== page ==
And I start to ask myself: why in the world do I live here? Where it's cold 8 months out of the year and summer, if you're lucky, lasts maybe 2. Where you even have to wait till May for daffodils and then it all goes so fast.

When I go home for the all-too-rare visit to the hot hot south, it seems as if I've waited my whole lifetime for one bite of that juicy,ripe peach; for that one encompassing whiff of sweet magnolia breeze.

Monday, August 11, 2008


The fabulous blog has a video on which McCain refers to "Vladimir Putin, president of Germany."


How...oh, forget it, I've said it before.

Monday, July 28, 2008

I love Maine food

Sigh...For years I have wanted to rid my life of plastic. Cloth bags are easy. Many foods are not. Try finding yogurt and cottage cheese in glass! Well, after years of longing, I finally found local yogurt in glass jars! Smith Family Farm, on Mount Desert Island, makes the most delicious organic yogurt. If you're used to the over-sugared (or aspartamed) glorified candy that most grocery-store yogurt is (27 grams of sugar in yogurt!) it will taste different: it is not pasteurized and has not traveled to New Jersey and back. But once you get used to that tangy taste (which is amazing mixed with a bit of Jon's parents homemade rhubarb jam!), you will not want to eat that store stuff again.

The best part about this is that my friend ordered it from the buying club for me and so it was only $3 a quart--about the same as what I used to buy in the store.

Yay for local foods. Yay for Maine for supporting this kind of stuff. We are so lucky to have lots of glass-jar milk around (I love you Smiling Hill Farm!) Yay for glass jars that can be returned and used again!

Saturday, July 26, 2008


Go to Cake Wrecks for a good laugh.

Tuesday, July 22, 2008


Carpooled to work today. Biked home.

-Saved 1/2 gallon of gas on round trip commute: $2.05 saved
-Calories burned: 426.
-Time spent biking: 40 minutes. In a car, it takes 20 minutes to get there, so I spent a net time of 20 minutes. Time usually spent going to gym to burn 426 calories (including transit): 1.5 hours.

So, I saved money, time, and auto emissions today. By the way, biking to work wakes you up more than coffee.


Would someone give McCain a map?

John McCain claims to be the candidate with foreign affairs experience. But, he needs a lesson in geography! In one video posted to, he mentions the "Iraq-Pakistan border!" In another he refers to, in present tense, Czechoslovakia!

Now, if I go to an doctor who claims to have experience in eyes (i.e., an eye doctor), I would certainly want him to know where my iris is.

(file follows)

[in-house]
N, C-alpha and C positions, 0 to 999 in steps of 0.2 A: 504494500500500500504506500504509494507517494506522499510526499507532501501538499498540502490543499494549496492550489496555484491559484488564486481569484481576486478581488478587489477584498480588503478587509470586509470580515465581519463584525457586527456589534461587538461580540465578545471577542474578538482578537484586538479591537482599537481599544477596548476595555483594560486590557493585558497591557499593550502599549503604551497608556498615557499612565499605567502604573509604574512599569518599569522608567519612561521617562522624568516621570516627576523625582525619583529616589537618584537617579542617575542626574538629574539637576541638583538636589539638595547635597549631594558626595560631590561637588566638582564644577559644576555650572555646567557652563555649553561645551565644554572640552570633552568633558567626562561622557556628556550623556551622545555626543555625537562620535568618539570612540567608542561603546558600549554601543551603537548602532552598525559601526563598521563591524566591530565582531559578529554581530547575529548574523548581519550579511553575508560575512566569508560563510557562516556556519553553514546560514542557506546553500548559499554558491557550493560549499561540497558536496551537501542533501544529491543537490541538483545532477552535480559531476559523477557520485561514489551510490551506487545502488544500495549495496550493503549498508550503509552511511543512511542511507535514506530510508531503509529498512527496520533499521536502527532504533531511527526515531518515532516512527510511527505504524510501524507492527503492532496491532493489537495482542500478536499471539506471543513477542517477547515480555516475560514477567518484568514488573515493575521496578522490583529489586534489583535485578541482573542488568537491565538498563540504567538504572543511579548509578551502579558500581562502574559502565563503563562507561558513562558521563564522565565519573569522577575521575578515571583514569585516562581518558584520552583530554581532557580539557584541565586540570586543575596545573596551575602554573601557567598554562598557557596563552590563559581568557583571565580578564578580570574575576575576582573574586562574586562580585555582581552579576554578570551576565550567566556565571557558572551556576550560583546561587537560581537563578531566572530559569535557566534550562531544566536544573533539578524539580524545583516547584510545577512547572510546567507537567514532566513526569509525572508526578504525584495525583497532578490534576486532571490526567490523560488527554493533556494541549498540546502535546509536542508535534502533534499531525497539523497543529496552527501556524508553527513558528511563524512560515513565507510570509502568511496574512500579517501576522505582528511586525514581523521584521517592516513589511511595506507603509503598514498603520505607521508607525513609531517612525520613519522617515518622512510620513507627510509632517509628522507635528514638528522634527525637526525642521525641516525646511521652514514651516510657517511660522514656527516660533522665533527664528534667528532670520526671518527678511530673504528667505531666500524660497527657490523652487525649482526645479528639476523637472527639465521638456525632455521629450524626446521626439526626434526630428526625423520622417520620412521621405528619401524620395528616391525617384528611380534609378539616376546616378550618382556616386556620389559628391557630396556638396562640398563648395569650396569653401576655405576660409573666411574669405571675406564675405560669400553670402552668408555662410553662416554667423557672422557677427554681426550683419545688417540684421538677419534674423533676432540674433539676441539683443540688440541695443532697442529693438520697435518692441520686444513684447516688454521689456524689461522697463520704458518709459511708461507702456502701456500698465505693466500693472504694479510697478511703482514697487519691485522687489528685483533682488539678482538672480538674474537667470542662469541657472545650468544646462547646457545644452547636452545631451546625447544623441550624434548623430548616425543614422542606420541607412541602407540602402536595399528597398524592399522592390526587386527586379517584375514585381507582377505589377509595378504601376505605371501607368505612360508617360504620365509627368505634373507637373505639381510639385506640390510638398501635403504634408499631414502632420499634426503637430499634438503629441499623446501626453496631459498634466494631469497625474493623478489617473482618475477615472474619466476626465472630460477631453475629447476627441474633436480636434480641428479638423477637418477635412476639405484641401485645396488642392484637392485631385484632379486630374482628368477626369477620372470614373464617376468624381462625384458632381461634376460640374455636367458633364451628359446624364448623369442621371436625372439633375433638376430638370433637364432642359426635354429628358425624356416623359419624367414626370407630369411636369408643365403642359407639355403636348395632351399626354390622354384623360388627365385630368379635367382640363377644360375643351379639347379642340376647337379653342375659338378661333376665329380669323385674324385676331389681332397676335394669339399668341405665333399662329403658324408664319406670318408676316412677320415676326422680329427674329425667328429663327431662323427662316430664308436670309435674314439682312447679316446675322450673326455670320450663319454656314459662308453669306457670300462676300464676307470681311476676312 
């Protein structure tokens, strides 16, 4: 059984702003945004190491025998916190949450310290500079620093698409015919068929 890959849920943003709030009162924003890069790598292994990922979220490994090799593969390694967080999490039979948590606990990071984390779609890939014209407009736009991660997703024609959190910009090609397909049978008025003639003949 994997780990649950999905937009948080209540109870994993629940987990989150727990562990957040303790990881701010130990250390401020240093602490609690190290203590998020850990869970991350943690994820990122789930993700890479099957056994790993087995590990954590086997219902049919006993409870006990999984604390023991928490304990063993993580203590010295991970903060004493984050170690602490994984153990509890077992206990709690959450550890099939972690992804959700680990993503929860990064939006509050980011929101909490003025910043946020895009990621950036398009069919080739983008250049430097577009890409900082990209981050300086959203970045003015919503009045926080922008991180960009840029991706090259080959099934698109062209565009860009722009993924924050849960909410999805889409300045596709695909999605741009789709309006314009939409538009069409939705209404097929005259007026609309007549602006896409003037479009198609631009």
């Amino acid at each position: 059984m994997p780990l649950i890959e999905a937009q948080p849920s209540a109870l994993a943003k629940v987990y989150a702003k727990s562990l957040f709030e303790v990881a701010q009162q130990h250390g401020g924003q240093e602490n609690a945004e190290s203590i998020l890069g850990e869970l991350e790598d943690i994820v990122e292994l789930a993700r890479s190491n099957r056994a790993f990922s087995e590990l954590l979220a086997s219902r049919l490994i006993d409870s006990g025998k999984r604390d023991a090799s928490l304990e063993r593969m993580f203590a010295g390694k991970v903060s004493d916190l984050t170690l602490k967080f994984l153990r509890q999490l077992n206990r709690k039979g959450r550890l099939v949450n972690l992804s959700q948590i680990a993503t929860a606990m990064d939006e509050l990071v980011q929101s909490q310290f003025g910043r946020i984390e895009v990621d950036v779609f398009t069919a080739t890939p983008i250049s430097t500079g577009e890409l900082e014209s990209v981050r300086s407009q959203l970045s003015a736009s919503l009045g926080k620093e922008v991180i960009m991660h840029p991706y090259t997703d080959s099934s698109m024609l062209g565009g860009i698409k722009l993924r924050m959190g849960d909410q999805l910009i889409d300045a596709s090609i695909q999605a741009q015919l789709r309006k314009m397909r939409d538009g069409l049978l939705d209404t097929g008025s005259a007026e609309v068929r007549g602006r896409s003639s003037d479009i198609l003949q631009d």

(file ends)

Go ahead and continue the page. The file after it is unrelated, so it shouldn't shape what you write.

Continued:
Just a thought.

Oh, by the way, don't vote for this guy.

Monday, July 21, 2008

Farm Camp

This summer I am working at Farm Camp. Here are some highlights and things I have learned:

-Pigs are extremely loud and will risk shock by electric fence just to get some new scenery. I recently re-read Animal Farm and the pigs now disturb me. However, they are just as afraid of large bugs as people are.

-Chickens are disgusting. But their eggs are so tasty they are worth it.

-I gave a five year old boy a time out. He got upset and started looking around the forest floor to find something to poison me with. Originally he wanted to poison me for 3 years but upon second thought he settled for 3 days. I really wanted him to find a mushroom to see how he might trick me into eating it.

-extra cool things found in the pond:
salamander larva

black-crowned night herons
and hog dragonfly nymphs that eat everything in sight. I could spend the whole day watching the violence! Today two dragonfly nymphs were fighting over the same prey and one tried to eat a frog!

(Dragonfly nymphs are a young stage in metamorphosis that live in water. They can extend their lower jaw about a third the length of their body and can eat things bigger than themselves!)

-Lambs are amazing. They instinctively know that if they say "Baaa" when we leave them it makes the kids very happy. One kid told me he spoke sheep, so he translated for me. Apparently when we leave the lambs and they say Baaa they are actually saying "Bye." In Sheep.

-And lambs' lips tickle your hand when they eat grain out of it.

-If you give a little girl a big flower her face will light up and make you feel like a million bucks. All for one flower.

-Some kids just seem to know when you are about to lose your mind. Then they run up to you, throw their arms around you and kiss you and say, "I yuv you!" Yay.

bikes bikes bikes